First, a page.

Thursday, 23 May 2013

'Harry, Harry come here'

This is a post about gun laws, violence and how things change and stay the same. 

 It's from the Sunday 3 January 1864 edition of Lloyd's weekly newspaper via the British Newspaper Archive:

'Considerable excitement was occasioned in the parish of Hornsey on Wednesday morning, by it's being announced that a young man had been killed in the Hornsey Road, out of feelings of jealousy, by one of his companions, but this fortunately, as far as can be discovered, is not true. 

Inquiries were at once set on foot by Inspector Langdon of the North division, and it was ascertained that a young man of the name of Banks had been shot in the Hornsey Wood-Lane, Seven Sisters road on Tuesday afternoon, and death had been instantaneous. It would appear that the deceased, in company with a young fellow of the name of Lamb, went out on Tuesday for a little sport, the young man Lamb carrying a gun when on the railway bridge near Hornsey Road the deceased got on a  heap of sand which was lying at the side of the road. 

At the moment the young man Lamb raised his gun to shoot at a small bird, but it being out of reach he lowered it and at that moment the deceased ran down the heap, and received the whole of the charge in the right side, just under his heart.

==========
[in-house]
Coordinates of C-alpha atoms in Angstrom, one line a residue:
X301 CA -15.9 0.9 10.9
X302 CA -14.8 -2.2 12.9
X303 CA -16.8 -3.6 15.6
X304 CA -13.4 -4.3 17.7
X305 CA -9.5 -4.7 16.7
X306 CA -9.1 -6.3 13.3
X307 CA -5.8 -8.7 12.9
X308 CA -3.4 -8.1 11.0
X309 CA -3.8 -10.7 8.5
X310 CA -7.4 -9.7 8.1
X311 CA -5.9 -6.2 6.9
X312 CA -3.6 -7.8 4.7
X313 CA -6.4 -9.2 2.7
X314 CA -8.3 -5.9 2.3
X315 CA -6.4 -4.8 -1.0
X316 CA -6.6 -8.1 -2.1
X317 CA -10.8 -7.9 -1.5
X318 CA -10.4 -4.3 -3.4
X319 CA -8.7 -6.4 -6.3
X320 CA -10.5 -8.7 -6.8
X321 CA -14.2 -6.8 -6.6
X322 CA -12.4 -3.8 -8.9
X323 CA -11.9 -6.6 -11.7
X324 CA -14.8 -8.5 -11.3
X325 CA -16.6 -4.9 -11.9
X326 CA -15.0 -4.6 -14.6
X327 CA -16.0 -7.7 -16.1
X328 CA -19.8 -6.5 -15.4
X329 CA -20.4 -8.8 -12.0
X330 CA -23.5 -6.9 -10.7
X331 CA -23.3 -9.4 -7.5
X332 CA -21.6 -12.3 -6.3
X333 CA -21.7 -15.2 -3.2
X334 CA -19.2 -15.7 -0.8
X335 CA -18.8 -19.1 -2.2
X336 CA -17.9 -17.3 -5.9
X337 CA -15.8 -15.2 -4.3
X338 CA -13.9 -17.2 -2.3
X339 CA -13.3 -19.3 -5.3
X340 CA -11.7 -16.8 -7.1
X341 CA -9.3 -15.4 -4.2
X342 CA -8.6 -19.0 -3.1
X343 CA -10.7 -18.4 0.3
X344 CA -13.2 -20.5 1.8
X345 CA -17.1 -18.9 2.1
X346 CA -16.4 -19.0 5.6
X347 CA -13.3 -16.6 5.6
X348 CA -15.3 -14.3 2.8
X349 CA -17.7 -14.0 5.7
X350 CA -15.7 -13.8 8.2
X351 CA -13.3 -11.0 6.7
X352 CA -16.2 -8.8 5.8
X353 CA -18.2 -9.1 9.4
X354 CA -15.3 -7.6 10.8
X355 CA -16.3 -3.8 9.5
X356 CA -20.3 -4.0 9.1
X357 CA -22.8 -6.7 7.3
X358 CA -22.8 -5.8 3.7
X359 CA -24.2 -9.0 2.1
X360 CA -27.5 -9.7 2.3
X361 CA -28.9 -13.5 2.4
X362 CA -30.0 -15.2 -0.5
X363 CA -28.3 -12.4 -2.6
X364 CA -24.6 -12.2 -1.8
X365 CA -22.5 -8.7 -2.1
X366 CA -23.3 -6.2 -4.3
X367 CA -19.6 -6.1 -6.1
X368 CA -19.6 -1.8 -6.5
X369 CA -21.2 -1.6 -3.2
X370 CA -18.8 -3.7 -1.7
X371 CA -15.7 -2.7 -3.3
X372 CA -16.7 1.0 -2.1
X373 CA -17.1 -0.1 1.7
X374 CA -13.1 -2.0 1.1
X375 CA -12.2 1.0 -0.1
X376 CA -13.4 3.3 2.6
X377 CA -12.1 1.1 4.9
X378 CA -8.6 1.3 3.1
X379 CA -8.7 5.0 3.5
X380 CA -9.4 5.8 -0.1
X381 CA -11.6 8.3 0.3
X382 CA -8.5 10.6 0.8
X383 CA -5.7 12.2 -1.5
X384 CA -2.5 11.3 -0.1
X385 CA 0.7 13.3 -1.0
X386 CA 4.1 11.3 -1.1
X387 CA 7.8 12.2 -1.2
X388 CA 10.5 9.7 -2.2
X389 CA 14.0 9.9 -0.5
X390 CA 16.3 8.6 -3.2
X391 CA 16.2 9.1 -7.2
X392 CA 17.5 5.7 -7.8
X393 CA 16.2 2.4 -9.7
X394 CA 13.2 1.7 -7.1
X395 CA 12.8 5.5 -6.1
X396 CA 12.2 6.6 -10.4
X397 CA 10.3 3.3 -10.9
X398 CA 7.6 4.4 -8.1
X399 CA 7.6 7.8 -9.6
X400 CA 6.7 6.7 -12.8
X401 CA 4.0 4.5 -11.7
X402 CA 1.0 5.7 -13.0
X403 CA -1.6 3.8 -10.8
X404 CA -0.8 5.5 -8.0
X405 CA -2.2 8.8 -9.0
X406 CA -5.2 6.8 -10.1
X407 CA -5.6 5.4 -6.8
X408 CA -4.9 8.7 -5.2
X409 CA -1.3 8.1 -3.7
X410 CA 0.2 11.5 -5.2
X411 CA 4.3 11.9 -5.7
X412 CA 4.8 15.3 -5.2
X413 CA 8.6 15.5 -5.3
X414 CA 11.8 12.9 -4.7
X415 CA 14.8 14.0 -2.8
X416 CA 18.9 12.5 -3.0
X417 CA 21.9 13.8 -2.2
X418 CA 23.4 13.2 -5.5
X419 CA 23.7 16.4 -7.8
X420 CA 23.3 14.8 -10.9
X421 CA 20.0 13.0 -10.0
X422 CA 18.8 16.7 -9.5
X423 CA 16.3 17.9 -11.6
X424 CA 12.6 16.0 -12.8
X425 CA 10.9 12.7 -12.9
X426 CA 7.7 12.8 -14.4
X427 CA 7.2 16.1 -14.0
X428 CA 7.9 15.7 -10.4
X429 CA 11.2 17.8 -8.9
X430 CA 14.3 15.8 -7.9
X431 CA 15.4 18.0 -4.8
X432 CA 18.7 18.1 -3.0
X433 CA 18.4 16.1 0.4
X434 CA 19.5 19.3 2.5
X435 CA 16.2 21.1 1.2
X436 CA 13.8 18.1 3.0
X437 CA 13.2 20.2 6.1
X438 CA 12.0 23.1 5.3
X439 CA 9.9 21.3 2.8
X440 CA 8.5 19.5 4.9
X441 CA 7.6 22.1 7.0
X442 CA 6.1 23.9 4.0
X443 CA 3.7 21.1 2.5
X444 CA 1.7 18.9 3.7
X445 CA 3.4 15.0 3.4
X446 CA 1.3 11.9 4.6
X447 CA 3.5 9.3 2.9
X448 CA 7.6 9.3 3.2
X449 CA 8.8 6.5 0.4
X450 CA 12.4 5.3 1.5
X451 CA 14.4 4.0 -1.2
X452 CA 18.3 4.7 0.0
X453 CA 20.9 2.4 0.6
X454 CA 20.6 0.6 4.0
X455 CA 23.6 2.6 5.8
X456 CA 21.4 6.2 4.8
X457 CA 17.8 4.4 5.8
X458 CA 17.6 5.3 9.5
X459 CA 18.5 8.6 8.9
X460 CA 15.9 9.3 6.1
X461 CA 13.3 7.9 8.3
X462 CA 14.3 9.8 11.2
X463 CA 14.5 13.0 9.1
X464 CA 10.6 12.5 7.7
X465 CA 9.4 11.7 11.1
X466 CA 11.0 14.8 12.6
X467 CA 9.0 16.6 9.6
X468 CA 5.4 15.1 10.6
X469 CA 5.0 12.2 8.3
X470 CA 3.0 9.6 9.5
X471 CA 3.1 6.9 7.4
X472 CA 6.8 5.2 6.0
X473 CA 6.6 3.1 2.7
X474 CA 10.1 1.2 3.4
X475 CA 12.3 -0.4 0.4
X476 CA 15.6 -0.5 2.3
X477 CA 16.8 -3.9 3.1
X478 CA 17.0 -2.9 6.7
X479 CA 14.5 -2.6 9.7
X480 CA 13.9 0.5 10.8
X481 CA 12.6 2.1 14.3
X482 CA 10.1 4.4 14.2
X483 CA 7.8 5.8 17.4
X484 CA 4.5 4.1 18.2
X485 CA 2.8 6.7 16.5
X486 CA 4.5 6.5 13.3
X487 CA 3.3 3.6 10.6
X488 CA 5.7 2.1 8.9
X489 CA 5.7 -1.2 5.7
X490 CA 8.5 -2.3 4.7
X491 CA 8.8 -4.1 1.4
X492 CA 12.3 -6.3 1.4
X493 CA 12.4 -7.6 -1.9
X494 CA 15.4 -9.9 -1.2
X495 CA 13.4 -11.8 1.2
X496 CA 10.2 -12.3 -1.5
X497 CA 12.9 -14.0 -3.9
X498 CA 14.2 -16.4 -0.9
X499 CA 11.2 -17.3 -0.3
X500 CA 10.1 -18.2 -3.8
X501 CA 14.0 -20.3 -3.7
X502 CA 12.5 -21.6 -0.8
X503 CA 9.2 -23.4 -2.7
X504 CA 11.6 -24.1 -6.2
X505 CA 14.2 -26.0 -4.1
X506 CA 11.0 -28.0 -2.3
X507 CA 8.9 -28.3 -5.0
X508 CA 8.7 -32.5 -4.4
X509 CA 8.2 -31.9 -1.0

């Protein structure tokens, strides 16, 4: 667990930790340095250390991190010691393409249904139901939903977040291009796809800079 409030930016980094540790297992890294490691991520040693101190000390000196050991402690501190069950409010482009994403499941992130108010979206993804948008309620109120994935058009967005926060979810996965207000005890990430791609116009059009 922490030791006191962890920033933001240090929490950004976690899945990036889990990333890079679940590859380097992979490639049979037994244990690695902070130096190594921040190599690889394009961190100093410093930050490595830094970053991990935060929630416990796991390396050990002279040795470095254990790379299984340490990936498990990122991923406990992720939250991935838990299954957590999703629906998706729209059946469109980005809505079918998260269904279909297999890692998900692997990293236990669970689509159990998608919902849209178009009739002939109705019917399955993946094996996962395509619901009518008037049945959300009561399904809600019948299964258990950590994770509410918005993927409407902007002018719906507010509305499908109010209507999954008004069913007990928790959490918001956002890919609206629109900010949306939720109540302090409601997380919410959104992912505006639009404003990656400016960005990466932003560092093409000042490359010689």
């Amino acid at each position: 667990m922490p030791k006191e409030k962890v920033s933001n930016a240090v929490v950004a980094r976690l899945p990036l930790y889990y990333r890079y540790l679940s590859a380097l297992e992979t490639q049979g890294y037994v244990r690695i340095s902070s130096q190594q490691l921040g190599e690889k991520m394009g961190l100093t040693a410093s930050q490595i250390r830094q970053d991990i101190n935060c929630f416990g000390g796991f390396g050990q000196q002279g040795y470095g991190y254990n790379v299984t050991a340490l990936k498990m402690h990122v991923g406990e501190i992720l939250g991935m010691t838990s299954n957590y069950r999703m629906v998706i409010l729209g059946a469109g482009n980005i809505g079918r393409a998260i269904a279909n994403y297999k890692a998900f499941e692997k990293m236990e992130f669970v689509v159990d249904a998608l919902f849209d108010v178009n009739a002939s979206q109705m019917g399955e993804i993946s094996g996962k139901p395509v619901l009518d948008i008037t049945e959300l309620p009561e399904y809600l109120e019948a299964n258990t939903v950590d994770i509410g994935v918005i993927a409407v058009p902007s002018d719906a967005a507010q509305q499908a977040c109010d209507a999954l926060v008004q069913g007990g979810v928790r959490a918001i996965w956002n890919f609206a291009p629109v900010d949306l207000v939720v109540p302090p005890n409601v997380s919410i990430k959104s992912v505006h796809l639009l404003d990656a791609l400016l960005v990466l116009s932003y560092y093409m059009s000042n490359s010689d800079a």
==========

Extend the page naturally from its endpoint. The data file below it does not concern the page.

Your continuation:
The deceased fell, exclaiming 'Harry, Harry, come here', and then expired. Dr Baker was immediately on the spot and pronounced life extinct. On examining the body it was found that there was a hole in the side about the size of a crown piece. 

Lamb was taken into custory and when at the police station was charged with felonously causing the death of John Banks. He was cautioned by Inspector Langdon as to what he said in answer to the charge, when the prisoner replied that he was about to uncock his gun when the deceased passed in front, and the cock slipping the gun wen toff, and the man dropped. He was sorry for what he had done.

An inquest was held on Friday, when the jury returned a verdict of 'Accidental death' and at their request, the coroner admonished Lambert for his having caused his companion's death by his incautious use of fire-arms. The jury also passed a resolution, calling the attention of the police to the necessity of exercising more stringent powers in the apprehension and punishment of the numerous persons who are in the bait of frequenting with loaded guns and shooting in the fields and public roads in the neighbourhood.'

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